Why the proposed Health Care Homes are not about patient-centred care

hch

Capitation and hospital avoidance: Is this really the biggest health reform in a generation?

Many of my patients ask for better quality of life, independence or patient-centred care. Patients also want their care teams to be on the same page. The government’s Health Care Home model seems to be about capitation and to some extent hospital avoidance, and may not address the needs of patients.

Although the model has some elements that may reduce potentially avoidable hospitalisations, it does so half heartedly. Participating GP practices will likely have to categorise their patients using a data extraction tool based on the UK’s QAdmissions algorithm and the Hospital Admission Risk Profile (HARP) questionnaire.

Data extraction

The government will be extracting patient data from general practice in various ways

The patient risk selection tool, which has not yet been released by the government, will be going through GP patient databases like a big vacuum cleaner to determine disease complexity and predicted demand for unplanned acute care services. Higher risk categories will attract a slightly higher practice payment.

What’s missing is just about everything else – in particular a comprehensive multi-pronged approach shared by primary care providers and hospitals, incentivising multidisciplinary patient-centred team care.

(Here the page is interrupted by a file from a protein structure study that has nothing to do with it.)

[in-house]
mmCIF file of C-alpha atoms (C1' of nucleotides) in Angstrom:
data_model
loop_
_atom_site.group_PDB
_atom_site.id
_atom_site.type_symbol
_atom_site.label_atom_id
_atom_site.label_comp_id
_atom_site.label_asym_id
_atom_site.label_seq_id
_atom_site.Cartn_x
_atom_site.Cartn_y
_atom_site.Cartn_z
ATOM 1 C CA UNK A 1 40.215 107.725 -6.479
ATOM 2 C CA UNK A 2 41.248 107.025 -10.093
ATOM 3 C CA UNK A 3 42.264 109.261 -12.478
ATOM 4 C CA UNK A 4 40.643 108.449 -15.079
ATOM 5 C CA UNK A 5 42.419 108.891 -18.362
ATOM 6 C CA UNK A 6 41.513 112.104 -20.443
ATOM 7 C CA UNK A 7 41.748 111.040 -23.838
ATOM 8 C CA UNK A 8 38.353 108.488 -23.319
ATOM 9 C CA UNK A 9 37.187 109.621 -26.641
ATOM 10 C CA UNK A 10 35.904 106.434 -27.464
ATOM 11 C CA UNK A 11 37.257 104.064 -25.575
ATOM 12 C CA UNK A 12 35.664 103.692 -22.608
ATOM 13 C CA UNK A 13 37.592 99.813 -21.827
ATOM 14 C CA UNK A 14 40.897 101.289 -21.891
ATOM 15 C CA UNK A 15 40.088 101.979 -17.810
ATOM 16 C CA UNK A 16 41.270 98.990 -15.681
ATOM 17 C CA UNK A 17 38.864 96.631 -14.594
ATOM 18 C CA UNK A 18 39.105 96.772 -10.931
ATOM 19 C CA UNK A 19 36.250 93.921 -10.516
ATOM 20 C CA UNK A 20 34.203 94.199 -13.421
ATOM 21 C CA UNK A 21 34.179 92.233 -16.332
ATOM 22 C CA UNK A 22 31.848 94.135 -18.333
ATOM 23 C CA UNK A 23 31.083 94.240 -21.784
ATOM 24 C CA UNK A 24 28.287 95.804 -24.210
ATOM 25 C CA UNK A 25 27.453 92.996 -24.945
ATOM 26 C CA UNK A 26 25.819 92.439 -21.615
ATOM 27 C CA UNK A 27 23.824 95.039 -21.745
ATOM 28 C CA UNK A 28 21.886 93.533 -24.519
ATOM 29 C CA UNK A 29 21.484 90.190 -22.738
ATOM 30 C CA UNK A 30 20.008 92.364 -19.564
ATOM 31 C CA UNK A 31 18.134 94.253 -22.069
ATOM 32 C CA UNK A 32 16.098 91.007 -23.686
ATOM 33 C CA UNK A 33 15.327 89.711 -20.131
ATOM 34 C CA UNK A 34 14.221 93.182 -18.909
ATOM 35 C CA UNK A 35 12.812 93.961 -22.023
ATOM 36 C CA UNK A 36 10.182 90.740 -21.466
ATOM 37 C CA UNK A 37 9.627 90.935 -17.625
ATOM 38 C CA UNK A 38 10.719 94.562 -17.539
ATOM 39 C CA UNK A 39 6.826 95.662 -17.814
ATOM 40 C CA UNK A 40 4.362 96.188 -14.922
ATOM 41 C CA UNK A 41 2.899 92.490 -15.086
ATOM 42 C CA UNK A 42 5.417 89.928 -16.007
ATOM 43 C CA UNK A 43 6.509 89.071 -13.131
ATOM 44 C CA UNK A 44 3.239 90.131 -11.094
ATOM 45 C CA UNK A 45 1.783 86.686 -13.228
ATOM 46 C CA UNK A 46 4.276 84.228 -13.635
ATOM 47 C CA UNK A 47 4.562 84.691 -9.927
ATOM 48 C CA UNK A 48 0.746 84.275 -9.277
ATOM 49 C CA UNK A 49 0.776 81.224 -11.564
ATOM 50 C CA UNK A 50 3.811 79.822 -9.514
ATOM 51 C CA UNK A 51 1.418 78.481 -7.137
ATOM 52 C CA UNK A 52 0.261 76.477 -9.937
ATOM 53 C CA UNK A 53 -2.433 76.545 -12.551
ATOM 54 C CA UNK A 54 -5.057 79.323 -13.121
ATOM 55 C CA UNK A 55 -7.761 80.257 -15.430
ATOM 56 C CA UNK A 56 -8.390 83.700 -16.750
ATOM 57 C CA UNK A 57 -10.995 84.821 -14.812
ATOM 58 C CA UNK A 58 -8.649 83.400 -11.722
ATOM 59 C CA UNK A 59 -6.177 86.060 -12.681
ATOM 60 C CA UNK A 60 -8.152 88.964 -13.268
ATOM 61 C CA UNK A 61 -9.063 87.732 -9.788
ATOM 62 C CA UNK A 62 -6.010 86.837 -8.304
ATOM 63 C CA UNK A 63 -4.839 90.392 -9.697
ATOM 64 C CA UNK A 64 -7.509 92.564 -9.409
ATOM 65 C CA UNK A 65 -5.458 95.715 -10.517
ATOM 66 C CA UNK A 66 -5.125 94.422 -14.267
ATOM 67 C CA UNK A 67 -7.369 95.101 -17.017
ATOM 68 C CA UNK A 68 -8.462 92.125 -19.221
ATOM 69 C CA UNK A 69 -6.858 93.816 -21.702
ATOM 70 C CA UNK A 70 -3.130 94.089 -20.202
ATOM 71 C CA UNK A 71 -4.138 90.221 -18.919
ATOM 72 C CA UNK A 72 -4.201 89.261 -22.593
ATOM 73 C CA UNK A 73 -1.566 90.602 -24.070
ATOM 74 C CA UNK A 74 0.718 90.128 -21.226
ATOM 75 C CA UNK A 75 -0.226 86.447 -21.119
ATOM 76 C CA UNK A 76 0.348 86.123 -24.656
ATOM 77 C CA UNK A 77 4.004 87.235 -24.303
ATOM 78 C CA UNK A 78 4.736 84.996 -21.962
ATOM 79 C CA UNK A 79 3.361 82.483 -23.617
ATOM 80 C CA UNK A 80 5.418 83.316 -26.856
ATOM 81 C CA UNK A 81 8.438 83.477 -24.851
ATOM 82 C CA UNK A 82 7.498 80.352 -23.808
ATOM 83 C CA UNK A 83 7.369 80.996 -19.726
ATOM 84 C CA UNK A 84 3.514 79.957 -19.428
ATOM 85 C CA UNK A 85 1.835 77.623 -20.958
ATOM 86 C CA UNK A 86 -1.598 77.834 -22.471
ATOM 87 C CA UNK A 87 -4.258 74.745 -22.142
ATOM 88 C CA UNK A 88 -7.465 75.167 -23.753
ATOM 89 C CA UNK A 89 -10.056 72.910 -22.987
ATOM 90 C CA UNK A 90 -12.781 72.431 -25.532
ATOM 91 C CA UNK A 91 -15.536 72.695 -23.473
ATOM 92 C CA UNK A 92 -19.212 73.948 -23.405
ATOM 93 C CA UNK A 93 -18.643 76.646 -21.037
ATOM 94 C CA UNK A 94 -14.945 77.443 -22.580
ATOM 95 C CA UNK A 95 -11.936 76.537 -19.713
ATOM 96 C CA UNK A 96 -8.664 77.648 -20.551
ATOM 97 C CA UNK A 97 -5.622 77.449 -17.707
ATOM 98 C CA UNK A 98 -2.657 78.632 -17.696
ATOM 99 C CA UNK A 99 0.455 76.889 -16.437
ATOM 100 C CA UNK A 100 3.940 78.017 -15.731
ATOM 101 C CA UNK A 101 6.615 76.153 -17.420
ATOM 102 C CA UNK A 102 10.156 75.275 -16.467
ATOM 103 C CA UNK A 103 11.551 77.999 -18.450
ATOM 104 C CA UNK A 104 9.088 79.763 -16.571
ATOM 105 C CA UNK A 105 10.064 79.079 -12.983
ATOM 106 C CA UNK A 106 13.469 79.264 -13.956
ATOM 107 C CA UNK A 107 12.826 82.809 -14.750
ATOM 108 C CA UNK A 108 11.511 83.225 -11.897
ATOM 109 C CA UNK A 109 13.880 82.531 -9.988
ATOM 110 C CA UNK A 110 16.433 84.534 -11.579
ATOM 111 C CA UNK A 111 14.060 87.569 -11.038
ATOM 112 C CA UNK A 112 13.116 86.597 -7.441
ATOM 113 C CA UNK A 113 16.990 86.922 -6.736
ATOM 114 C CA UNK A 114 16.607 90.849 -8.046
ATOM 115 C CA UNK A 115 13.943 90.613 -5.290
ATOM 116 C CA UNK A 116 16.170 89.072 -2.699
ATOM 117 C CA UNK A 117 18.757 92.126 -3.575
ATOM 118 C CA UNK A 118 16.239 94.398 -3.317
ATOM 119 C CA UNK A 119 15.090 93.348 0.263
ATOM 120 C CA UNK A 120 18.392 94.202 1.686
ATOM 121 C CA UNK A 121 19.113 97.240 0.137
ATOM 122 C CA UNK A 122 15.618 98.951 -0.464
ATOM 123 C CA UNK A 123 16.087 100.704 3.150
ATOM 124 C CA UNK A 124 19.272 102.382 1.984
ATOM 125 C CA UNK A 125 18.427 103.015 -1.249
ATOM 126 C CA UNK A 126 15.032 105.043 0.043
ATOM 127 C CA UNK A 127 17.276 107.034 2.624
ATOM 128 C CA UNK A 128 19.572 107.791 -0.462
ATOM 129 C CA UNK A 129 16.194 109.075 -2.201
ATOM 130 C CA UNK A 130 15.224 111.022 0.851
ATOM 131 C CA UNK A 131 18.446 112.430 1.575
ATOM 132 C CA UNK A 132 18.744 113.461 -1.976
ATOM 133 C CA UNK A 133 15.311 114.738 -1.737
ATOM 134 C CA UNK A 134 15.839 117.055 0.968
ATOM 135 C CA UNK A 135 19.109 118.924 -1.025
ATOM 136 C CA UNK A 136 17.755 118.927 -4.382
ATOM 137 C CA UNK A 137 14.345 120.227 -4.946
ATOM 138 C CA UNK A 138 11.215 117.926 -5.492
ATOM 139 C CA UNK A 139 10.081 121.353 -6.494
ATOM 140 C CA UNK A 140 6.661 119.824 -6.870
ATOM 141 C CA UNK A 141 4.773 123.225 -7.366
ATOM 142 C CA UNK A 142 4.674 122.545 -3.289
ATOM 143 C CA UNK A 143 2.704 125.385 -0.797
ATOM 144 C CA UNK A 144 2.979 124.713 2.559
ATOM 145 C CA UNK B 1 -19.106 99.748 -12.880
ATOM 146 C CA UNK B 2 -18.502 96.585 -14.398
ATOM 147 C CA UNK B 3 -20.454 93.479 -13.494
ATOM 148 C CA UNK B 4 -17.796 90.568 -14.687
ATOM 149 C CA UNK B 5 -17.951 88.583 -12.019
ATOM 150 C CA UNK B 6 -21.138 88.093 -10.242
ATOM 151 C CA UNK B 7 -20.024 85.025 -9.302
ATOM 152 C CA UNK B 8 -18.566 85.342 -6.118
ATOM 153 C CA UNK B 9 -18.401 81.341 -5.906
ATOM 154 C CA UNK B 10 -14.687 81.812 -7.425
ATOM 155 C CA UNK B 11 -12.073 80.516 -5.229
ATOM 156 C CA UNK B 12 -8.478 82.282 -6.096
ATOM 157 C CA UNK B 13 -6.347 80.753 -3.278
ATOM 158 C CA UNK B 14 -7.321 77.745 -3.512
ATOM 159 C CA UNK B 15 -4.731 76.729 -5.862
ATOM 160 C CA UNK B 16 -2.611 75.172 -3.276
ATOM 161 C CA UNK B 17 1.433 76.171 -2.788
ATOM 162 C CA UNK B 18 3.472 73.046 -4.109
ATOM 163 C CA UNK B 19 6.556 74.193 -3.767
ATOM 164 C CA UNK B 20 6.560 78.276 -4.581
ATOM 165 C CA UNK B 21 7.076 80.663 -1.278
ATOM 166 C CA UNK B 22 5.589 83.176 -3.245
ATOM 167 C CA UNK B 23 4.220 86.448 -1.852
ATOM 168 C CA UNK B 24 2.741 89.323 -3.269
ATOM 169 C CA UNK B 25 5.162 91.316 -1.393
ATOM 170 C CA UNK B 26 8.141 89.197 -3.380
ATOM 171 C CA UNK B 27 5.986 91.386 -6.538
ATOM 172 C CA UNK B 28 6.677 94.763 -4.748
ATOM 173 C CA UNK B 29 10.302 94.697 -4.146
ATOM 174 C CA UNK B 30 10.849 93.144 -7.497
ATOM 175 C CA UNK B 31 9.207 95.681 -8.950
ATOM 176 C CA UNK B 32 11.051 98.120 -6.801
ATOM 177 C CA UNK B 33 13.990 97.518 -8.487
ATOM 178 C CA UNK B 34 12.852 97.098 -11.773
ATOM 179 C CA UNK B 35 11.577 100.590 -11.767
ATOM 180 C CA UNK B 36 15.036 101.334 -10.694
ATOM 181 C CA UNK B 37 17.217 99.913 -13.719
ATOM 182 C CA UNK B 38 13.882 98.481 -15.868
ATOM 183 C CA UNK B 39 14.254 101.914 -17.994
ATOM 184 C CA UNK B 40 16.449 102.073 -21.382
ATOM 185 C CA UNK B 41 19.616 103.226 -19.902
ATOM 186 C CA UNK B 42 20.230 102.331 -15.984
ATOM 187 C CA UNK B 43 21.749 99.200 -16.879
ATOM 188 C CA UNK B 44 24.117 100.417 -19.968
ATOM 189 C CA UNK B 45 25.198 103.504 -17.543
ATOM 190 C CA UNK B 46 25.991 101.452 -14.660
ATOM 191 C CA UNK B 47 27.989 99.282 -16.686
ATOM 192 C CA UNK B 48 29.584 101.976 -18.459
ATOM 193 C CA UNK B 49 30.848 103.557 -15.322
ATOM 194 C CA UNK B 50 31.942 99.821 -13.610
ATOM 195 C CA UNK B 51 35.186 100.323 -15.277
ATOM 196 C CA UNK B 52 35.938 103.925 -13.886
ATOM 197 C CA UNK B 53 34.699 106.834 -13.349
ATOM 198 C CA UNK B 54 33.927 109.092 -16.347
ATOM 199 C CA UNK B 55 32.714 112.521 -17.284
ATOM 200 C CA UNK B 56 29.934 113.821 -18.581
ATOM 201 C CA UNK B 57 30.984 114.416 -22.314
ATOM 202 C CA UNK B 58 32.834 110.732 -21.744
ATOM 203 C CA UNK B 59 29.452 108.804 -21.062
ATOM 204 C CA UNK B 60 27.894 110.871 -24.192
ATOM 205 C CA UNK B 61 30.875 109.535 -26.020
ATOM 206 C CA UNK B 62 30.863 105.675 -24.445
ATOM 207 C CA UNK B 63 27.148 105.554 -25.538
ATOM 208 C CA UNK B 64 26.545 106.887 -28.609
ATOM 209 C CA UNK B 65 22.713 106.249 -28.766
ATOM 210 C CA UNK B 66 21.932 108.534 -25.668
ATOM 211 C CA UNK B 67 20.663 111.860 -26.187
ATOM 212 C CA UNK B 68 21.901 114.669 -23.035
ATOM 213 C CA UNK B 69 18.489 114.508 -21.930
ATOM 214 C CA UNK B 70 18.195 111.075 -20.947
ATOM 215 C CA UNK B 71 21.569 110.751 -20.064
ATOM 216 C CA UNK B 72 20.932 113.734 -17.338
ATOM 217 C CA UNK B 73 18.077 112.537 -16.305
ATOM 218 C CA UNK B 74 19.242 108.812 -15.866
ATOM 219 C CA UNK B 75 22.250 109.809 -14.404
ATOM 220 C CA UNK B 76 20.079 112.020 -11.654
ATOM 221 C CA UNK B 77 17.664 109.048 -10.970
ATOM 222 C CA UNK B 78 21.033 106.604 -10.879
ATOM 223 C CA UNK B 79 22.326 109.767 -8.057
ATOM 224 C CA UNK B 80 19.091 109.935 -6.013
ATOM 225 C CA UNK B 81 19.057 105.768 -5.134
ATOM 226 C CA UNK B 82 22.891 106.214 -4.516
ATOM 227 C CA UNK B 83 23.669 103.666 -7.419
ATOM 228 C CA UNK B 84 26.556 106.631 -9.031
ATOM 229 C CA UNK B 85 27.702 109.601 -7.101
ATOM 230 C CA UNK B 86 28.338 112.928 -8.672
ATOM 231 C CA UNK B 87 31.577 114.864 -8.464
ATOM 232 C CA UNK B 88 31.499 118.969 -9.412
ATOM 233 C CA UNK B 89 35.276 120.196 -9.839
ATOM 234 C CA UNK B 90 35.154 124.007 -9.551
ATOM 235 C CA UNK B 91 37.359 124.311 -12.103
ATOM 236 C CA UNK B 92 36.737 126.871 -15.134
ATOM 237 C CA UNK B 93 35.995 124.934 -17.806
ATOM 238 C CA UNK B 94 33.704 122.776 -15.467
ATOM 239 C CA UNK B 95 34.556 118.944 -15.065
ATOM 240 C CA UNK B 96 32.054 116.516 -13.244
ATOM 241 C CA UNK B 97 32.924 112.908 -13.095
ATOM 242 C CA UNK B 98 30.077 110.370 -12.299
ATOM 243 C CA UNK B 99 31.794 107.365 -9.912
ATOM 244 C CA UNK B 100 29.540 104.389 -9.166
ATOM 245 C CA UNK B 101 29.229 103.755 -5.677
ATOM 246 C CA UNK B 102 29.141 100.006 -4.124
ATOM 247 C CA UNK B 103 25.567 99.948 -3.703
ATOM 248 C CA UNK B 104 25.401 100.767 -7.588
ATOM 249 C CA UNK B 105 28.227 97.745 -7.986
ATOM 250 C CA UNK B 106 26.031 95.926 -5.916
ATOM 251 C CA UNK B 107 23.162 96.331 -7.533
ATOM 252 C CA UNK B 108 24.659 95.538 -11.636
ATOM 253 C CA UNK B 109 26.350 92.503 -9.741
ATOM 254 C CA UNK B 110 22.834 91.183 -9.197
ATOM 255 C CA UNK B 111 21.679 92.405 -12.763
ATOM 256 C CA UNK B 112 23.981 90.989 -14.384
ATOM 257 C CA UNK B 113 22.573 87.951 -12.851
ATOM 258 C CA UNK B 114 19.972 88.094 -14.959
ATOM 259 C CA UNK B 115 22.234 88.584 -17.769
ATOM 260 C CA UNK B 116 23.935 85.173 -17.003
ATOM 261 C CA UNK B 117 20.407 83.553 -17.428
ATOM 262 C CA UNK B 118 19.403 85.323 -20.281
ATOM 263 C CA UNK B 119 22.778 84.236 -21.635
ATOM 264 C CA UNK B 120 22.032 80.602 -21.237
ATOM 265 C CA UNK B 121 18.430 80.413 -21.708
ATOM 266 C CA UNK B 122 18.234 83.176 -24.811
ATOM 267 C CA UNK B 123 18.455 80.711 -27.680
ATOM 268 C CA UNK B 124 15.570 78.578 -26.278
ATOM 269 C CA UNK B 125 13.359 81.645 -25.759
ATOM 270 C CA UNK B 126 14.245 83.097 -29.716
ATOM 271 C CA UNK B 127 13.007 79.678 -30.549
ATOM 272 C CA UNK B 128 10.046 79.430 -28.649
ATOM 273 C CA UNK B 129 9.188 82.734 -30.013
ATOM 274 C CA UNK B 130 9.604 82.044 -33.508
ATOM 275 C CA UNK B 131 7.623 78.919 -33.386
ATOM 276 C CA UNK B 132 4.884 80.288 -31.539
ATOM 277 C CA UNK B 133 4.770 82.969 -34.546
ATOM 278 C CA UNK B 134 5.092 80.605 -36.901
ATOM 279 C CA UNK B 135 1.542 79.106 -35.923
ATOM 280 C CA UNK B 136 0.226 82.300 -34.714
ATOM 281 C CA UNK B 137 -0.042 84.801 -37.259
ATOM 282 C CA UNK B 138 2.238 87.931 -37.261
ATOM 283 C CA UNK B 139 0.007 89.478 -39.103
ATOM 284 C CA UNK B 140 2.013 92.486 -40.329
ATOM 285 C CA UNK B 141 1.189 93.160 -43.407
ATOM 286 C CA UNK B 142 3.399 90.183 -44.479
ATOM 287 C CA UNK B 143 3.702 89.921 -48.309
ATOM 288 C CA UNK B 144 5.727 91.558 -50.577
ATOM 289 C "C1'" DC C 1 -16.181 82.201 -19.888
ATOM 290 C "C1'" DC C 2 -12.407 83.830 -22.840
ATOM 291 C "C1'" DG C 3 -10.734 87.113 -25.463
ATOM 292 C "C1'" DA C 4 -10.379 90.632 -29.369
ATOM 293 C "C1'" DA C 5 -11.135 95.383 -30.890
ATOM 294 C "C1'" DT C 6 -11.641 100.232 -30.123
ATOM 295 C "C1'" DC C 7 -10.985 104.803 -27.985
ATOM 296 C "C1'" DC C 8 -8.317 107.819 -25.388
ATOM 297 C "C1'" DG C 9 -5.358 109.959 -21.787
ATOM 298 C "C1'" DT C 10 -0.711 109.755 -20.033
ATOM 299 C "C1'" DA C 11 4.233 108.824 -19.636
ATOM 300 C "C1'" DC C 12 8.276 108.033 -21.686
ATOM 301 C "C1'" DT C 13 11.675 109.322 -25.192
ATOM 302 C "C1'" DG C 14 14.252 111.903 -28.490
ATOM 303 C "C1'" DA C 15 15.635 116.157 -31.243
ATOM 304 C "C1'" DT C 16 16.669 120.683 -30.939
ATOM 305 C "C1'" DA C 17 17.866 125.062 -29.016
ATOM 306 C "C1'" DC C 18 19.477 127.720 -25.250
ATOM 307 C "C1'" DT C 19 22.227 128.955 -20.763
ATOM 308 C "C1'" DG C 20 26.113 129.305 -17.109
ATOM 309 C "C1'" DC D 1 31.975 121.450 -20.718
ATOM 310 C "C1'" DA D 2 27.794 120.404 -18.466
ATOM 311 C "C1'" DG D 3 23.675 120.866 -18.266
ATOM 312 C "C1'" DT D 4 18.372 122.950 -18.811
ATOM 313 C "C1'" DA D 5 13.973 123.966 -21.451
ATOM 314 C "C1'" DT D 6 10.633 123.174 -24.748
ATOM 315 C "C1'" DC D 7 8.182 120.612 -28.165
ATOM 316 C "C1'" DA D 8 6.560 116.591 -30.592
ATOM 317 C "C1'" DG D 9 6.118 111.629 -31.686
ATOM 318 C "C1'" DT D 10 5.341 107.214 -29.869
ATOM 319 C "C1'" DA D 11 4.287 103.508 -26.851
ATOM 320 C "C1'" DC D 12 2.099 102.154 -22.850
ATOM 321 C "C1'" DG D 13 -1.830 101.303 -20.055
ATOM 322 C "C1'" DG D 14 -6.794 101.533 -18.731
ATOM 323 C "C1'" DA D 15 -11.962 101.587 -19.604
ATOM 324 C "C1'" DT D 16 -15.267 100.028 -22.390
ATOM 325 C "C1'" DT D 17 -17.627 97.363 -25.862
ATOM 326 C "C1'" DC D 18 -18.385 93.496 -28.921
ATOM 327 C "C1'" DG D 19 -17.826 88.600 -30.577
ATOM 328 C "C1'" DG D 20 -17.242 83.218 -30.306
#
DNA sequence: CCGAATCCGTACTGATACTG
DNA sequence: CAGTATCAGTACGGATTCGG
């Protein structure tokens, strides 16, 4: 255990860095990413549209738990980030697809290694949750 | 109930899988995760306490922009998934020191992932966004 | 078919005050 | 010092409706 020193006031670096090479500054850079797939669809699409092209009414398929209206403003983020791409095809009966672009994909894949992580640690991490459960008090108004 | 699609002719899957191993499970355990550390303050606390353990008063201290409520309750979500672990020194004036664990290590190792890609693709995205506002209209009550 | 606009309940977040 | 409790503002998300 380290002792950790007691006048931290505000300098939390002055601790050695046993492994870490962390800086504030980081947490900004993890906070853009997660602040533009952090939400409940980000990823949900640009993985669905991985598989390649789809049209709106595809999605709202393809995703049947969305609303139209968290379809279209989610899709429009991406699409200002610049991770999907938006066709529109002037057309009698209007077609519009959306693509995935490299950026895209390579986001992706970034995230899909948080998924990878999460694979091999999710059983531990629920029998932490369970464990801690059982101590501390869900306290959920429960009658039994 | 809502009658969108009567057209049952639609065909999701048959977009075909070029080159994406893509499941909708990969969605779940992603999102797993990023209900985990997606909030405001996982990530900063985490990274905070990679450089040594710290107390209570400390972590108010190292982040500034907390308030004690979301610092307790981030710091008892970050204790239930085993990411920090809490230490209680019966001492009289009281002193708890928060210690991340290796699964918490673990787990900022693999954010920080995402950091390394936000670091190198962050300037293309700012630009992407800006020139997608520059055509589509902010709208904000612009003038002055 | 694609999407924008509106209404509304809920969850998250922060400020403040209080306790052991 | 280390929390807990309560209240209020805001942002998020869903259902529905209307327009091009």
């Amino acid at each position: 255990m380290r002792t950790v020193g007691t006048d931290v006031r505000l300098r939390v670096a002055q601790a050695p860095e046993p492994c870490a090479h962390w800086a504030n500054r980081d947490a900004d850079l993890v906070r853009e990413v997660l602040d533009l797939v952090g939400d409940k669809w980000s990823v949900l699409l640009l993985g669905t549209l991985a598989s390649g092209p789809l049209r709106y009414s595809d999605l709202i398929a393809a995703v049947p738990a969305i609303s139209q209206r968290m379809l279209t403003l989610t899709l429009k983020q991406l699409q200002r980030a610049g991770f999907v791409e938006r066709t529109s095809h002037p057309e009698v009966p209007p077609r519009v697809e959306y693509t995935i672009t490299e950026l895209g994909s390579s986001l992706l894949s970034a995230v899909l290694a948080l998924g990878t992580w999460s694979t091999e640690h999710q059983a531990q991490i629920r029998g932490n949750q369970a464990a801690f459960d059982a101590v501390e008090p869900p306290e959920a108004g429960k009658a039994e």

Capitation model

Although the government talks about a new bundled payment approach, practices are paid a lump sum per patient regardless of how many services the patient receives – as far as I know this is the definition of a capitation system.

How will the proposed model further improve the way care is delivered to people with chronic and complex health conditions? Will it incentivise multidisciplinary care? Does it reach across silos and improve communication? Is the proposed change of payment system in combination with a hospital avoidance risk stratification tool enough to deliver the comprehensive, coordinated care many of our patients need?

The government’s Health Care Homes model does not reflect the RACGP’s best practice model of the medical home, as outlined in the RACGP Vision for general practice and a sustainable healthcare system, released in September 2015.

The ‘biggest health reform in a generation’ did not receive extra funding from the government. I’m concerned that this is not yet the fundamental shift towards patient-focused healthcare as asked for by consumers and health professionals. What do you think?

Follow me on Twitter: @EdwinKruysDisclaimer and disclosure notice.

11 thoughts on “Why the proposed Health Care Homes are not about patient-centred care

  1. Reblogged this on Dr Thinus' musings and commented:

    Good summary that highlights a few issues about Health Care Homes: